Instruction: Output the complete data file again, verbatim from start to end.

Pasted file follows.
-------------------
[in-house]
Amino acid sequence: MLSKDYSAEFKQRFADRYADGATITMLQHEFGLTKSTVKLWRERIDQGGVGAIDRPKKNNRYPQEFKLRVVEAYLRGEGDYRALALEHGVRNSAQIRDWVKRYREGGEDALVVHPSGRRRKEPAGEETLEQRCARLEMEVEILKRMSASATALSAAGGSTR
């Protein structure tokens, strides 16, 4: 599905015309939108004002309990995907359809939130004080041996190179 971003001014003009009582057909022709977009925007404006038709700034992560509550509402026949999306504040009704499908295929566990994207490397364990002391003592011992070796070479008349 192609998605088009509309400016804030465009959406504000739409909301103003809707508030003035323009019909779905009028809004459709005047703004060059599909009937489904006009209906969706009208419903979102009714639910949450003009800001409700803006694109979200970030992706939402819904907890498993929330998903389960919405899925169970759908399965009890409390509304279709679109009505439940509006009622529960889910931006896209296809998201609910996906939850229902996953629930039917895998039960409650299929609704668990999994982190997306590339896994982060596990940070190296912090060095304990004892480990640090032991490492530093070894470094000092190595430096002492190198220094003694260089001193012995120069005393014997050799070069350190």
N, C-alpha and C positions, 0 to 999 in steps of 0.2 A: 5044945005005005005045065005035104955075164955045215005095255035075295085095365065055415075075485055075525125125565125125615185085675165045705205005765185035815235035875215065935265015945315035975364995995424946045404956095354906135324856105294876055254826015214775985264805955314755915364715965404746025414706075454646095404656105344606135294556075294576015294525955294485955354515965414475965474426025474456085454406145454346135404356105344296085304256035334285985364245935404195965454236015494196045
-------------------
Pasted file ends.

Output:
[in-house]
Amino acid sequence: MLSKDYSAEFKQRFADRYADGATITMLQHEFGLTKSTVKLWRERIDQGGVGAIDRPKKNNRYPQEFKLRVVEAYLRGEGDYRALALEHGVRNSAQIRDWVKRYREGGEDALVVHPSGRRRKEPAGEETLEQRCARLEMEVEILKRMSASATALSAAGGSTR
């Protein structure tokens, strides 16, 4: 599905015309939108004002309990995907359809939130004080041996190179 971003001014003009009582057909022709977009925007404006038709700034992560509550509402026949999306504040009704499908295929566990994207490397364990002391003592011992070796070479008349 192609998605088009509309400016804030465009959406504000739409909301103003809707508030003035323009019909779905009028809004459709005047703004060059599909009937489904006009209906969706009208419903979102009714639910949450003009800001409700803006694109979200970030992706939402819904907890498993929330998903389960919405899925169970759908399965009890409390509304279709679109009505439940509006009622529960889910931006896209296809998201609910996906939850229902996953629930039917895998039960409650299929609704668990999994982190997306590339896994982060596990940070190296912090060095304990004892480990640090032991490492530093070894470094000092190595430096002492190198220094003694260089001193012995120069005393014997050799070069350190």
N, C-alpha and C positions, 0 to 999 in steps of 0.2 A: 5044945005005005005045065005035104955075164955045215005095255035075295085095365065055415075075485055075525125125565125125615185085675165045705205005765185035815235035875215065935265015945315035975364995995424946045404956095354906135324856105294876055254826015214775985264805955314755915364715965404746025414706075454646095404656105344606135294556075294576015294525955294485955354515965414475965474426025474456085454406145454346135404356105344296085304256035334285985364245935404195965454236015494196045